Quinnipiac University

GAME XI Forum panelists consider impact of war, decarbonizing the economy

March 28, 2022

Students participate in GAME Forum.

The “Global Asset Allocation: Case for Commodities” panel on the second day of Quinnipiac University’s 11th Global Asset Management Education (GAME) Forum considered the subject in a world disrupted by war and intent on decarbonizing the economy by 2050.

“Commodities are building blocks of the real economy,” said Fiona Boal, head of commodities and real assets at S&P Dow Jones Indices. “They’re not forward looking, but respond to current supply and demand.” Russia, she said, has traditionally been something of a “commodities superstore” for Europe with oil, wheat, metals, and fertilizer exports, which explains a potential economic impact of the Ukraine conflict.

Gregory Broussard, managing director at Cargill Risk Management, said that commodities grew as an investible asset class along with emerging markets. “There’s investment in the commodity itself or in the equity of a company that produces commodities,” he said.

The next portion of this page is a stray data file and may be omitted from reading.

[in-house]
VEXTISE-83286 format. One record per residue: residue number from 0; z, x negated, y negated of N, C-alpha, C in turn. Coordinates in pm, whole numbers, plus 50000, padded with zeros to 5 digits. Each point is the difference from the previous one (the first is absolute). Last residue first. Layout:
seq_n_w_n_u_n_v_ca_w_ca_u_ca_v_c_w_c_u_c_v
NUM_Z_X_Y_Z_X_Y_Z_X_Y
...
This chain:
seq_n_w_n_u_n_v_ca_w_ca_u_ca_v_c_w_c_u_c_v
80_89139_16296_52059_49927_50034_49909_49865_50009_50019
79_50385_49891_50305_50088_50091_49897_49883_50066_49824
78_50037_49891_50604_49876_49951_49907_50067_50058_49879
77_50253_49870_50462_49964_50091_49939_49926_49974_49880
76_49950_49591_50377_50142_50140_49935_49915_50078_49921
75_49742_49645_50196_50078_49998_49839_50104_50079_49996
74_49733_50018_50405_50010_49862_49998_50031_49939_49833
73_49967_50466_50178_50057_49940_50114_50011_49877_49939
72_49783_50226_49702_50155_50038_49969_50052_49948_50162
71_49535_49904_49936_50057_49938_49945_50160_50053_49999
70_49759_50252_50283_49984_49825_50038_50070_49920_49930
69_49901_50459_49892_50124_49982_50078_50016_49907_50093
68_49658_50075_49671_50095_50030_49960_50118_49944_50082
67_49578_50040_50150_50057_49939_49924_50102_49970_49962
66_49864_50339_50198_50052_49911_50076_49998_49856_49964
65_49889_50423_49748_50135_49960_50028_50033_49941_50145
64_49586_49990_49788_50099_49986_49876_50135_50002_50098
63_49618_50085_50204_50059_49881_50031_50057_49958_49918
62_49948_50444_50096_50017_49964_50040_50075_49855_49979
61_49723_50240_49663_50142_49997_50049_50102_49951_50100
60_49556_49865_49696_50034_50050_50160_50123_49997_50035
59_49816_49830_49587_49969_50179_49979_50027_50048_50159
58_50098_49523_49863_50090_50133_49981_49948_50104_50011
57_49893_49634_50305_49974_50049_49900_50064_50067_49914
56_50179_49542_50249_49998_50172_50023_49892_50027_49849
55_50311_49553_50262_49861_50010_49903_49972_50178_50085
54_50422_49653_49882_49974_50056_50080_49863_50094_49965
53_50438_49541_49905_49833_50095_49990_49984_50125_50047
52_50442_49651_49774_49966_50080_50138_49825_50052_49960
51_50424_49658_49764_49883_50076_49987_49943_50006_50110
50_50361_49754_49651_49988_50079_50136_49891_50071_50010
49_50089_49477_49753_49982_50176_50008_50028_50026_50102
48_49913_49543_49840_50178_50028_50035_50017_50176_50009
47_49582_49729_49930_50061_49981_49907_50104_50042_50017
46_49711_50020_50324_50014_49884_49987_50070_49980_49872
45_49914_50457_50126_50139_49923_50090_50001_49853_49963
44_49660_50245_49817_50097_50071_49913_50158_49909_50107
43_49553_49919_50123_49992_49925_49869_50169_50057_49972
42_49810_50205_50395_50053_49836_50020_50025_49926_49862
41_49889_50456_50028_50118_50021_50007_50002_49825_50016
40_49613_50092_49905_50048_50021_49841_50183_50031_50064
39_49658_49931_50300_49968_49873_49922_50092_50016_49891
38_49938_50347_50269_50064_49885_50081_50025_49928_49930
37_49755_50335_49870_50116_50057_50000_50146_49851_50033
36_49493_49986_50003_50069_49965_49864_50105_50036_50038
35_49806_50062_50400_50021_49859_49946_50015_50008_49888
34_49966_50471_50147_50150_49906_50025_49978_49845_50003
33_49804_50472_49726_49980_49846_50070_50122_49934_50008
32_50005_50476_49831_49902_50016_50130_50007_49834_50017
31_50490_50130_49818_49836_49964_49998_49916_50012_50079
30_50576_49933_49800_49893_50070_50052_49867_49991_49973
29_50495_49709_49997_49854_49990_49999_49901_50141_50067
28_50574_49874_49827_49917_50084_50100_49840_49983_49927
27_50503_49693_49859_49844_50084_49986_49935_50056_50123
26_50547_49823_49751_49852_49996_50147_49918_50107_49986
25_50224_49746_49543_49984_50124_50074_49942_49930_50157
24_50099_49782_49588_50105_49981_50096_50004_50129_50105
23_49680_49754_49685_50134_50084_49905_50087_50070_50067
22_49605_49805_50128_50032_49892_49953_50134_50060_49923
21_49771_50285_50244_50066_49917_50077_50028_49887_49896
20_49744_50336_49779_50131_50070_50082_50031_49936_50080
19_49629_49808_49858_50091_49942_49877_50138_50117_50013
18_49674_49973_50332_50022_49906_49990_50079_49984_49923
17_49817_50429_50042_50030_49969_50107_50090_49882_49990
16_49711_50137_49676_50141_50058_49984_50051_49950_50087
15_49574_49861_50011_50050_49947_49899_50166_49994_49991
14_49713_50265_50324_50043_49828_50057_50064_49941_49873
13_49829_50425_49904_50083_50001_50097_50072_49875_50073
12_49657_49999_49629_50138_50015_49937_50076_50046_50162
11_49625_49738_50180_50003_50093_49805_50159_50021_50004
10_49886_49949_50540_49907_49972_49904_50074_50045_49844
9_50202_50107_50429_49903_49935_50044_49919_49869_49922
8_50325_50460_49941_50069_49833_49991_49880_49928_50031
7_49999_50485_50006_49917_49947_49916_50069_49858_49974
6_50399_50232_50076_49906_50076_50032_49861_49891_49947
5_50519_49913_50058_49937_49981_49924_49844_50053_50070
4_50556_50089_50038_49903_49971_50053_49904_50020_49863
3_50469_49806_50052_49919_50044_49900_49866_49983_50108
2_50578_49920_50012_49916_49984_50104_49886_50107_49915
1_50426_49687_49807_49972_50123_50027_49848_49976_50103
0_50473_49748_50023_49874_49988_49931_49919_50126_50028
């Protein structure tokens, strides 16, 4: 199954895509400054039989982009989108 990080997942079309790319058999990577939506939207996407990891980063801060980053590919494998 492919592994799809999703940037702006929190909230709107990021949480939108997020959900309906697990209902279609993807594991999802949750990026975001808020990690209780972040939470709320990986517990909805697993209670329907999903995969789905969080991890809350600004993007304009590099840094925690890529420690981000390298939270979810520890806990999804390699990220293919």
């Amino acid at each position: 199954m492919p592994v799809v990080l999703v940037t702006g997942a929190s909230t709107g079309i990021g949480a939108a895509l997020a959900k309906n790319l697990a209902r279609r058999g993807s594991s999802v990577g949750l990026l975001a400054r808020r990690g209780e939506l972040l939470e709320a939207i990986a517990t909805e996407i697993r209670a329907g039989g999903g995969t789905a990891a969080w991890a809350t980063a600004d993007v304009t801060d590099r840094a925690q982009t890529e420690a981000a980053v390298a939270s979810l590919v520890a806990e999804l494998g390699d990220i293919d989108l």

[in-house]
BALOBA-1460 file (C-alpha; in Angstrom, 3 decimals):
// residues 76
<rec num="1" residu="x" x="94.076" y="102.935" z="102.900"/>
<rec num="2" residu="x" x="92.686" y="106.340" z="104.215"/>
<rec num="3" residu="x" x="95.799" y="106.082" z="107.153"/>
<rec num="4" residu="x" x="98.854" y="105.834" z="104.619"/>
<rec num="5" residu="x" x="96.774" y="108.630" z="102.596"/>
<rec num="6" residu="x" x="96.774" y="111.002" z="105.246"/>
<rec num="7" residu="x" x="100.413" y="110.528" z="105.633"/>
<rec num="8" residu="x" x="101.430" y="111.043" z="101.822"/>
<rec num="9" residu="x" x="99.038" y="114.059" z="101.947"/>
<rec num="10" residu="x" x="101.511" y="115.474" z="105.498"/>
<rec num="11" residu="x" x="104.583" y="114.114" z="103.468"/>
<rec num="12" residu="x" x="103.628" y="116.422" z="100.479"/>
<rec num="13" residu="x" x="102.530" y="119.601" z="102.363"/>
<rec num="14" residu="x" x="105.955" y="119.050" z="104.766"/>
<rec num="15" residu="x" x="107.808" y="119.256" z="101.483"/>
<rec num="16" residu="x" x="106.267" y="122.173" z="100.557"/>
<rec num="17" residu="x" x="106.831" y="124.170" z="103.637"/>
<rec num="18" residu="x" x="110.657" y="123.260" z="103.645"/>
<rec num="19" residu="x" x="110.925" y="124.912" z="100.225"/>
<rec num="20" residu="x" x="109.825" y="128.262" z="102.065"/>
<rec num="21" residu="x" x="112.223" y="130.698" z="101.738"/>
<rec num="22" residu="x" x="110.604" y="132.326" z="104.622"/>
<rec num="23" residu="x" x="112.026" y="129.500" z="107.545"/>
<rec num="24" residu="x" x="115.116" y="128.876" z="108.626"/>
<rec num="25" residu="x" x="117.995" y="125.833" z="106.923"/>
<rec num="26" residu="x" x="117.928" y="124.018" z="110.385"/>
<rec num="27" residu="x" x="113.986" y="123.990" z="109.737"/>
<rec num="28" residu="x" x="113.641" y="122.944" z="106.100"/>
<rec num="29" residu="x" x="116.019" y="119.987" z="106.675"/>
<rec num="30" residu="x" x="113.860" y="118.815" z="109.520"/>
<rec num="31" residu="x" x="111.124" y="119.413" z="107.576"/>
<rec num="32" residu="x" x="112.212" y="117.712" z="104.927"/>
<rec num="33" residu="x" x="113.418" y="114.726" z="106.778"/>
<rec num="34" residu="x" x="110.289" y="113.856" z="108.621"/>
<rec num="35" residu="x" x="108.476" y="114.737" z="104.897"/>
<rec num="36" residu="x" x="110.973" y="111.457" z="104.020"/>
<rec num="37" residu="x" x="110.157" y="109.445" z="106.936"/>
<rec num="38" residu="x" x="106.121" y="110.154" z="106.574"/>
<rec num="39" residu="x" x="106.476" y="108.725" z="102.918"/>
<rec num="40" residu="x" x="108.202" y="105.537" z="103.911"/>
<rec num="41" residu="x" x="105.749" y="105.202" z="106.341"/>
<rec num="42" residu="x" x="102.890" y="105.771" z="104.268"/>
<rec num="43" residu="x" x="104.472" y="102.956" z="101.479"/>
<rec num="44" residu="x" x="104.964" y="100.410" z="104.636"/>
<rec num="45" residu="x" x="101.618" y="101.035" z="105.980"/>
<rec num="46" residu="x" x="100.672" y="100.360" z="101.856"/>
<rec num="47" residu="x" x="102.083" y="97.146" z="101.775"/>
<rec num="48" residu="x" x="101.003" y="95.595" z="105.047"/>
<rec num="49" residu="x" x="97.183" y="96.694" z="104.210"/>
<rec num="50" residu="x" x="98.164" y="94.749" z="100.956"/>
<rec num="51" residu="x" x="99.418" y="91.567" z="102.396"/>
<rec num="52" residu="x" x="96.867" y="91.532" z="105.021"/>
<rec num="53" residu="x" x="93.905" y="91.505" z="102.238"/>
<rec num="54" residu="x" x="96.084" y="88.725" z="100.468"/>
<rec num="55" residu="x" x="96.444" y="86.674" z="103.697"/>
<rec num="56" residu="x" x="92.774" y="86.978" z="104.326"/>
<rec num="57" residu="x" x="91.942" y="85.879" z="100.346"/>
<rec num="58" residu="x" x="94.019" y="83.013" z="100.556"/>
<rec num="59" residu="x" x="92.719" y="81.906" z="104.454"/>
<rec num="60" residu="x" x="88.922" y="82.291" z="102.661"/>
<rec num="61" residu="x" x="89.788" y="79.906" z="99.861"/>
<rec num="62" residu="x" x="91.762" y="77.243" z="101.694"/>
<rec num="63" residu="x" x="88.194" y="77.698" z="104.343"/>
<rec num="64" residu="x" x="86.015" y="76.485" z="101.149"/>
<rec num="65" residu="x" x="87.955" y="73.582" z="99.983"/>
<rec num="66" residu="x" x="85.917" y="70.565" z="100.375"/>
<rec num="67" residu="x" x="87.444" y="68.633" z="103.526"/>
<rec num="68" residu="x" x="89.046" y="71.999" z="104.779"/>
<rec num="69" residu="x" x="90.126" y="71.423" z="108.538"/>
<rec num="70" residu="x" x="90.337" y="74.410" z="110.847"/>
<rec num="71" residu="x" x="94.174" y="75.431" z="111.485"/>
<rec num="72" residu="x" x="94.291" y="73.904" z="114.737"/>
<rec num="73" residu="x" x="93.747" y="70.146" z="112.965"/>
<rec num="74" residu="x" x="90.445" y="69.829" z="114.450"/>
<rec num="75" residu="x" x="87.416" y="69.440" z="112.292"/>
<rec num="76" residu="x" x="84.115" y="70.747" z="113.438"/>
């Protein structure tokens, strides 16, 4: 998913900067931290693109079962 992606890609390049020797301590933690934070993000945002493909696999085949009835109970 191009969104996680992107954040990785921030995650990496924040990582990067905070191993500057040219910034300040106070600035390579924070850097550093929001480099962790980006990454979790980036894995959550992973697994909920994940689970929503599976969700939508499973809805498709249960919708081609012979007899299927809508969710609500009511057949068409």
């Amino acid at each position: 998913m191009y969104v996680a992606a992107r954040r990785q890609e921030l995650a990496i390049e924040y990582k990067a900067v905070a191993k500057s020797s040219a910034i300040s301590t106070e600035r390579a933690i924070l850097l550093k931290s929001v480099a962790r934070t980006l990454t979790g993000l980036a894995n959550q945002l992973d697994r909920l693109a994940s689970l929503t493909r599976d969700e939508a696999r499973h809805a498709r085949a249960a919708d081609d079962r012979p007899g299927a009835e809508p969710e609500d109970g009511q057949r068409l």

Later that day, on the “DeFi: Blockchain, Cryptocurrencies and NFT” panel, Jeanine Hightower-Sellitto, CEO of Atomyze, said blockchains are also being used for commodities—including cobalt, a metal in EV batteries that “is not in traditional markets today.”

The panelists addressed cryptocurrency volatility, including in Dogecoin and Ethereum. “That kind of volatility is not unusual for emerging technologies,” said Jim Bianco, president of Bianco Research. “There is explosive growth, and then the scam artists come in. It’s hardly new.”

David Duong, head of institutional research at Coinbase, said that many institutional investors don’t need as much education about cryptocurrencies and blockchains as one might think. “It’s a fairly innovative space for institutionals, with 10x growth in volumes over the last year,” he said.
The consensus was that NFTs are here to stay. “The space is really hot now,” said Hightower-Sellitto.

The virtual GAME conference drew more than 1,300 participants from more than 120 universities. There also were 16 panels, 71 speakers and 41 companies represented.

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